The grinding circuit is the most expensive circuit in the concentrator plant to run. To make the most profit from this equipment, it is necessary that it is run at the maximum amount of tonnage that the mills will handle. While maintaining the efficiency level that is set by management. There are times when it may seem that if you drop the tonnage five tons per hour you would save yourself a lot of work. The increased effectiveness would out-weight the lost tonnage. Most operators reason that the ore will not go away and it will still be here to be processed tomorrow. Unfortunately all of the mines finances will be set up on set of perimeters that have to be met. The farther that you can exceed them the bigger the safety margin you can have for emergency shut downs and unexpected expenses. That extra five tons per hour may be the gravy money. How the operator does his job goes a long way in the operation of a successful mine. There has been more than one mine that has been shut down by poor operating practices. It is the operator’s job to get every ton that he can out of his equipment. Keep down time to minimum. And to recover as much of the mineral as he or she can.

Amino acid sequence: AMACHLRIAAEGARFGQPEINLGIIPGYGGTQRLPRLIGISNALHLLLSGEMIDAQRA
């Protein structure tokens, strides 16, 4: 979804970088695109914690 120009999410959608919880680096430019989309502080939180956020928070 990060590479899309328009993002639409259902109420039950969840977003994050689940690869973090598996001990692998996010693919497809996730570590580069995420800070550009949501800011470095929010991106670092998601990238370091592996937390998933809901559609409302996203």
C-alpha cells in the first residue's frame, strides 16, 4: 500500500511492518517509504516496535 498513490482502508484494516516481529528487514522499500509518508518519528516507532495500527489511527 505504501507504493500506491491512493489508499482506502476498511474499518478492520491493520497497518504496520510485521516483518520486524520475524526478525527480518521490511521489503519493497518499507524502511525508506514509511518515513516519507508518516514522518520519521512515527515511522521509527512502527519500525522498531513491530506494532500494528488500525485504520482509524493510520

Before we get to a few of the safety aspects of grinding, I would like to REVIEW some areas of concern for the operator when CIRCUIT CHECKS are being done. Let’s start at the feeders. Here the operator must watch for ore stoppages. Foreign objects in the feed that could damage belts, or block transfer chutes. With these chutes come lost and worn liners and ore blockages. The conveyors have to be watched for belt wander and mechanical damage and weightometer be kept clean.

With the mill themselves, the trunnion bearing oil ring has to be watched. Leaking liner bolts and other wear caused by the abrasion of the ore has to be reported or fixed. Bull gears and some types of bearings have to be lubricated. Running loads monitored, as well as the other standard readings that are required. And last but not least maintaining good housekeeping standards.

Arthur Taggart